There are many ways to get the job done and common solutions typically require micro-controllers. However, is it possible to accomplish this without an understanding of micro-controllers and programming.

Let’s go into the basics of what a serial interface is. A serial interface is a way for the computer to communicate to other systems by sending and receiving a stream of 1’s and 0’s, which dictates what message is sent. For example, for a computer to send the letter ‘A’, it needs to send the ASCII representation (0x41), which is a way for letters to be translated into binary representations. In this case, 0x41 is a hexadecimal representation for ‘A’ and has an associated binary representation of 0b0100_0001. The least significant bit is sent first.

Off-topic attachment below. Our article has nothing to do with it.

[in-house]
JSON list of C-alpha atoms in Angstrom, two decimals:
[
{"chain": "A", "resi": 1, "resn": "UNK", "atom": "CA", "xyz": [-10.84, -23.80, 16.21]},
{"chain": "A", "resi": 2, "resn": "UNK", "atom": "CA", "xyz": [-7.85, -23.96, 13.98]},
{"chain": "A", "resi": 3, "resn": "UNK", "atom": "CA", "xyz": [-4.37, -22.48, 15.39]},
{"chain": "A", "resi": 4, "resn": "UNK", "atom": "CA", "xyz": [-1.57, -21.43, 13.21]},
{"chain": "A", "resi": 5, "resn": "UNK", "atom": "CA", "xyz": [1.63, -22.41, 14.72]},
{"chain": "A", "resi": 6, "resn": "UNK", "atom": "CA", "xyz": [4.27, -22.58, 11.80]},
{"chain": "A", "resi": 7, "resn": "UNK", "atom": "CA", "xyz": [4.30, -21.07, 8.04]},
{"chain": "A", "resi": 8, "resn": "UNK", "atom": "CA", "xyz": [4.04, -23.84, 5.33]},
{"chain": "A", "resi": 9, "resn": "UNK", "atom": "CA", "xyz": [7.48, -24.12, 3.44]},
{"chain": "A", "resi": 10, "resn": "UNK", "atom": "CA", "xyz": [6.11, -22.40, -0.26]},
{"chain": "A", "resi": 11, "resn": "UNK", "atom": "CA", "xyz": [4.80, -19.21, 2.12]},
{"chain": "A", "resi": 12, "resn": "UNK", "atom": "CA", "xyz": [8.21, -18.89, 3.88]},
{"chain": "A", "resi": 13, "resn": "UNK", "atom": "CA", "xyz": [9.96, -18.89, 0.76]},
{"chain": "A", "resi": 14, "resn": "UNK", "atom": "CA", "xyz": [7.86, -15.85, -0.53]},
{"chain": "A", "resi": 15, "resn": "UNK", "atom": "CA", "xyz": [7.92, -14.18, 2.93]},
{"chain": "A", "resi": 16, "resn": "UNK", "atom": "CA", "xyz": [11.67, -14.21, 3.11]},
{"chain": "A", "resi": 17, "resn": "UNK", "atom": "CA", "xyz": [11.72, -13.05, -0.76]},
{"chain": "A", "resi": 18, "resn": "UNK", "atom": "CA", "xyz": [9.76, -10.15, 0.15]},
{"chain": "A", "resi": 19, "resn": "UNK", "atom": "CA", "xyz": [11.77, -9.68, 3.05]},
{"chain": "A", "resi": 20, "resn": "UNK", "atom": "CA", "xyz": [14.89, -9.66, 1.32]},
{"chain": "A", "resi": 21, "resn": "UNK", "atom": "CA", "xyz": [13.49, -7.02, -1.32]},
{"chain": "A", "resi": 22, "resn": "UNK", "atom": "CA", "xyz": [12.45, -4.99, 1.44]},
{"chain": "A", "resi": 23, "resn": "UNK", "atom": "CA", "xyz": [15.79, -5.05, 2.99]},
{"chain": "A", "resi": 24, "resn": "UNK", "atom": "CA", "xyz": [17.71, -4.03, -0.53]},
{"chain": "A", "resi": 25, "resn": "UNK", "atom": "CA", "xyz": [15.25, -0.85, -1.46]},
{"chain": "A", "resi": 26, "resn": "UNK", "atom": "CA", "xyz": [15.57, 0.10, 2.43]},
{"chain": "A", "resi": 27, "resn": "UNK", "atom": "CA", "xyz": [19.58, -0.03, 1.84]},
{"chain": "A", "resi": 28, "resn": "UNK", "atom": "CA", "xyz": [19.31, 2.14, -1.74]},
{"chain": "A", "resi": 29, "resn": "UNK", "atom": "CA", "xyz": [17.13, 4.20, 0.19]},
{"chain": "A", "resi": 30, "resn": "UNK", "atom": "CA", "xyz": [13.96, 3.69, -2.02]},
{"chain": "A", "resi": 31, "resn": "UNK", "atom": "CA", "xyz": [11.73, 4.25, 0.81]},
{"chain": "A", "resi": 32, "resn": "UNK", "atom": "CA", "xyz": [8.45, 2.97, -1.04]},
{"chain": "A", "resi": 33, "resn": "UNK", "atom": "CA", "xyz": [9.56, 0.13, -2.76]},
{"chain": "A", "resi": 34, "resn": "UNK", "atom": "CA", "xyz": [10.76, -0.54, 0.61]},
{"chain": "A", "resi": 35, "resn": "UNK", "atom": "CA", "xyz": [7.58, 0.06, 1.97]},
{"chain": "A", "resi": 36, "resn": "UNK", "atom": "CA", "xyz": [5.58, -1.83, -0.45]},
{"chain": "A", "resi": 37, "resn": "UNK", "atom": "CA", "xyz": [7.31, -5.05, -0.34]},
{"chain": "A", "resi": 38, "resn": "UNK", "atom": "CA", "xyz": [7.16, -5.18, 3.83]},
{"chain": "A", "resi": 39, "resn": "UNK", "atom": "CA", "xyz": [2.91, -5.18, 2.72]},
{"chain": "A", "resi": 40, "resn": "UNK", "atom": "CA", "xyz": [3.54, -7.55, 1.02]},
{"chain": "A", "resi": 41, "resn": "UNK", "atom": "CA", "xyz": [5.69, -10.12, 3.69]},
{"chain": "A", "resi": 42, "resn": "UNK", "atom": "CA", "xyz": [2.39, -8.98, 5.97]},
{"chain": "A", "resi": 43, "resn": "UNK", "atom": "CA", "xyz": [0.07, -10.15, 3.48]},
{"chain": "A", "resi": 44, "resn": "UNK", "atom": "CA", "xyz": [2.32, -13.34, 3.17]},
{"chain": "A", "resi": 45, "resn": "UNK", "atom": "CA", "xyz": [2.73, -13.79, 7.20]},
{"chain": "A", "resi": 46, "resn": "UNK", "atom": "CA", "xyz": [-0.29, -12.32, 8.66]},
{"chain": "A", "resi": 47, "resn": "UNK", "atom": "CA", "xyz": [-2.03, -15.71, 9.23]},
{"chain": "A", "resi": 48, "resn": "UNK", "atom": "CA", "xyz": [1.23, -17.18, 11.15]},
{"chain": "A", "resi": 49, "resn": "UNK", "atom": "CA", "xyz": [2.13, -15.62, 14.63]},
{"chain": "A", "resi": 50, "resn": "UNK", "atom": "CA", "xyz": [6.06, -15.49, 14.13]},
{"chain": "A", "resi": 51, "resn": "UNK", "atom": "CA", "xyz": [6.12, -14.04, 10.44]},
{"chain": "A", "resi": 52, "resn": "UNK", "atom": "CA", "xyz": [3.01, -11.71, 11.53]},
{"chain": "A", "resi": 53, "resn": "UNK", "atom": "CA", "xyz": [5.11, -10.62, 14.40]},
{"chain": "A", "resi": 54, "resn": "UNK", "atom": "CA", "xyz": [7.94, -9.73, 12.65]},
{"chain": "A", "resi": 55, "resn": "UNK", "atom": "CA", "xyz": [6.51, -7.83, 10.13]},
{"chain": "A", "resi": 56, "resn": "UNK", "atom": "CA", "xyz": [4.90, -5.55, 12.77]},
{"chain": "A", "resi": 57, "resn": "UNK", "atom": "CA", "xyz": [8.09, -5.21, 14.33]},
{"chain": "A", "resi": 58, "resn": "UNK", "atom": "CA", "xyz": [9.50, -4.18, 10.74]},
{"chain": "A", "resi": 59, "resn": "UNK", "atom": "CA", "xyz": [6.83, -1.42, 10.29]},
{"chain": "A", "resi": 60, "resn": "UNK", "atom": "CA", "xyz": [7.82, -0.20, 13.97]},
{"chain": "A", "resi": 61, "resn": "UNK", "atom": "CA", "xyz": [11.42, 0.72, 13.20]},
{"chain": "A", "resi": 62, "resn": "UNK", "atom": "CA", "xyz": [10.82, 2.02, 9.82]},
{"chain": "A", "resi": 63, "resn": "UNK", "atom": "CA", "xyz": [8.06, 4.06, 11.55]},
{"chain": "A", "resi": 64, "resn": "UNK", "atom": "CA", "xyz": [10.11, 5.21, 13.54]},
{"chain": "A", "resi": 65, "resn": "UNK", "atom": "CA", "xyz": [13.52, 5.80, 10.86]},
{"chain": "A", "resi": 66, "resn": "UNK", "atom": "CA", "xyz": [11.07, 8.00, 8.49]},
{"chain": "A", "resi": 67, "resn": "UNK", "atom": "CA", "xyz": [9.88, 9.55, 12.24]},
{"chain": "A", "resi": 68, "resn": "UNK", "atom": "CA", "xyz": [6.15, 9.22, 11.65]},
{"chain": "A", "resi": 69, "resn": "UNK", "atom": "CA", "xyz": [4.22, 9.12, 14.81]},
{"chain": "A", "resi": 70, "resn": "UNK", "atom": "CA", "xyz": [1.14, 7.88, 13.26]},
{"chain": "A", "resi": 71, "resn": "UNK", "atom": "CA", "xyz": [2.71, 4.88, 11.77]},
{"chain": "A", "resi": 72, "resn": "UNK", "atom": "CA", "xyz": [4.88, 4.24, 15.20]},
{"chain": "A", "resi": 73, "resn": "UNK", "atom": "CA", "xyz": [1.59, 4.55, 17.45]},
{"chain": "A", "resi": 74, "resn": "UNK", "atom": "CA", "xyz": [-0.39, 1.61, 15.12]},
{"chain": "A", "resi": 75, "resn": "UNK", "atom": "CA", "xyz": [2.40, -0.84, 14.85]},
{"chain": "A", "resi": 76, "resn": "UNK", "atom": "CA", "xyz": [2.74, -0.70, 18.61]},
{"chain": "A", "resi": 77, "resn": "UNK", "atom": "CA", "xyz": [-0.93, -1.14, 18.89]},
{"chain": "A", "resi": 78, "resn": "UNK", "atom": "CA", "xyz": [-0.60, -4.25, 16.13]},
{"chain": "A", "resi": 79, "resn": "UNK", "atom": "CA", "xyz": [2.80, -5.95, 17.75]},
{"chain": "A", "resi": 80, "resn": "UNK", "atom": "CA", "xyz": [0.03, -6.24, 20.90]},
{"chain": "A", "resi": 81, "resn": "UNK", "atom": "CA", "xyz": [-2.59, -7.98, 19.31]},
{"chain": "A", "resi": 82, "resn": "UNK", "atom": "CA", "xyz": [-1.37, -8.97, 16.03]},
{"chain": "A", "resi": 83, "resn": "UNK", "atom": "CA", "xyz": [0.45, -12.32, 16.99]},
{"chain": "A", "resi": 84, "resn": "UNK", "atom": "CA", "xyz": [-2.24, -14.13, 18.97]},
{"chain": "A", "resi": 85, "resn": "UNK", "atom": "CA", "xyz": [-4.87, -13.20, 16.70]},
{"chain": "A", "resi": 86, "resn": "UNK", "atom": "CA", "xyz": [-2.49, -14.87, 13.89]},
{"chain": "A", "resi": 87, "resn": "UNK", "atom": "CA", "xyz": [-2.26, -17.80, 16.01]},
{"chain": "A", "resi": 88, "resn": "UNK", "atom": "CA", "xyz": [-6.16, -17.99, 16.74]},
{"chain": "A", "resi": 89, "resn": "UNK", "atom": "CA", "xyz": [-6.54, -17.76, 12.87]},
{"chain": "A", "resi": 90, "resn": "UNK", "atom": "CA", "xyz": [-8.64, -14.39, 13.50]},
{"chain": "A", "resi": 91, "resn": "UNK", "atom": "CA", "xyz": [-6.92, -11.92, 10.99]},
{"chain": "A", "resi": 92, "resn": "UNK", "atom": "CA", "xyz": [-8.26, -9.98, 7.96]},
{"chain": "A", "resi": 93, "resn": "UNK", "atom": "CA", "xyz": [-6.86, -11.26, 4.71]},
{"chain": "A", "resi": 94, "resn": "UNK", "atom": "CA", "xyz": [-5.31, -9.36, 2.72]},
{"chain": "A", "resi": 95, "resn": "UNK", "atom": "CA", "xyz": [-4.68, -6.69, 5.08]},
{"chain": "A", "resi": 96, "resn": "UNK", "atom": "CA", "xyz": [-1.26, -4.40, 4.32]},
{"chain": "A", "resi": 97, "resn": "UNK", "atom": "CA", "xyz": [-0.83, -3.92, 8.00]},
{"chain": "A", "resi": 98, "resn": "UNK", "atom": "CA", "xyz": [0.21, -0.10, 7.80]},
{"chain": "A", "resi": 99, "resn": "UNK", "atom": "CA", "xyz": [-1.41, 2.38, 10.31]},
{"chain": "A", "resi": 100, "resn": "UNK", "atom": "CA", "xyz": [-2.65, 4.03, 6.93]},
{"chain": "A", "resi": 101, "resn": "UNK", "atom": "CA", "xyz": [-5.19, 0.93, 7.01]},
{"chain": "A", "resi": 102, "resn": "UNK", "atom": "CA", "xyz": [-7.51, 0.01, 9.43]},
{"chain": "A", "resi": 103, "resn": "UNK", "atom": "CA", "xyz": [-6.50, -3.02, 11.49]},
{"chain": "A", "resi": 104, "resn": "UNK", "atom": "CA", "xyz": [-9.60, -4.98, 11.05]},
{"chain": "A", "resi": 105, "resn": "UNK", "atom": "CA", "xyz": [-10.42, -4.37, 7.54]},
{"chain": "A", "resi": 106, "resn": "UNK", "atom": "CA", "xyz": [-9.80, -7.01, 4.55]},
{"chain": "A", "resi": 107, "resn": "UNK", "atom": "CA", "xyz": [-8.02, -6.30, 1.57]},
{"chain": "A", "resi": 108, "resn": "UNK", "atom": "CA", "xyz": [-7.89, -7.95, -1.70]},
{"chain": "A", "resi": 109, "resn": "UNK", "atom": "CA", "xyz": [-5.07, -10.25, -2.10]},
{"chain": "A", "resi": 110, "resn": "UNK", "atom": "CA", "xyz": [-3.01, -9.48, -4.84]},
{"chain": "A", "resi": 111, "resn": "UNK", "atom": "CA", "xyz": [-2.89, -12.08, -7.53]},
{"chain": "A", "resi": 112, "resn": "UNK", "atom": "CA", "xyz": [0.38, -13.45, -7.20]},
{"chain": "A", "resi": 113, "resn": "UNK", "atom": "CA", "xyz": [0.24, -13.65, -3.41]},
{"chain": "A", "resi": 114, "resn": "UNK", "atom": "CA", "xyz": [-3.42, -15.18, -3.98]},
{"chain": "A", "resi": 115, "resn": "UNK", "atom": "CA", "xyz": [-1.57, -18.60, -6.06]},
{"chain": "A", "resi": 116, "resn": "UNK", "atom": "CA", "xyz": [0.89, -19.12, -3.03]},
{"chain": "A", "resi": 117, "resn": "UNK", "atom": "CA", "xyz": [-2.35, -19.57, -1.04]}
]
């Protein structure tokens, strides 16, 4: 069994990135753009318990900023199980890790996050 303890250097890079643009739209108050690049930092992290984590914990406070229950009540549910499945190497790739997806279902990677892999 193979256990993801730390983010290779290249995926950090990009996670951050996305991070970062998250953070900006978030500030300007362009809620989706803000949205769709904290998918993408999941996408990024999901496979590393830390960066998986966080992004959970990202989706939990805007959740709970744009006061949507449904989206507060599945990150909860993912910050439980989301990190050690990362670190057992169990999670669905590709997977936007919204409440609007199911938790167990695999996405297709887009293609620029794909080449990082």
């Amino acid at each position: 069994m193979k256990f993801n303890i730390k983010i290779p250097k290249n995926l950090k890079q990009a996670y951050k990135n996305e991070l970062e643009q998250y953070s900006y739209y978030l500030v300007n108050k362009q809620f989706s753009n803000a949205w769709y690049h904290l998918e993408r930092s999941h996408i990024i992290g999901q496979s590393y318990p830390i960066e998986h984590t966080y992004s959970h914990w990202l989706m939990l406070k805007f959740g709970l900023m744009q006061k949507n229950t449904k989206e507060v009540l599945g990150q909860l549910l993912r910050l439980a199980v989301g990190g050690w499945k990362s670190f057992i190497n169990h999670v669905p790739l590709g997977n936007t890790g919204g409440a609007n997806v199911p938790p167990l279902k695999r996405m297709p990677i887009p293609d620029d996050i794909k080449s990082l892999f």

Order of bit transmission: [StartBit] [Least Significant Bit] …[Most Significant Bit] [Stop Bit(s)]

This could look like: [Start Bit] [01 00 00 01] [Stop Bit(s)]

A transmitted 1, a logical high, represents a negative voltage and a 0, a logical low, represents a positive voltage (due to the electrical/logical definition of Serial Interfaces).

2. Setting up Your computer

So, we need to get our computer hooked up. To do this, we need a USB to Serial Adapter.
a device that converts USB signals to a different form that will make it more convenient for us. I happened to use Office Depot’s Ativa, but any one you purchase should work (provided it is compliant to RS-232).

First, plug the USB to Serial to your laptop. We now need to figure out the name of our adapter. On Windows 10, we can open up Device manager to figure it out. Below, we see my device’s name is COM3, which we will need later. Yours may be different, so please check.

Next, we need to open PUTTY (or any terminal that can perform serial communication). Set the Serial Line to the device name and the speed to 75. Make sure to select the connection type of Serial. Note: if you do not select the correct (Baud Rate) speed of 75, the LED will blink very rapidly for your eyes and it will appear that it isn’t blinking, even though it is.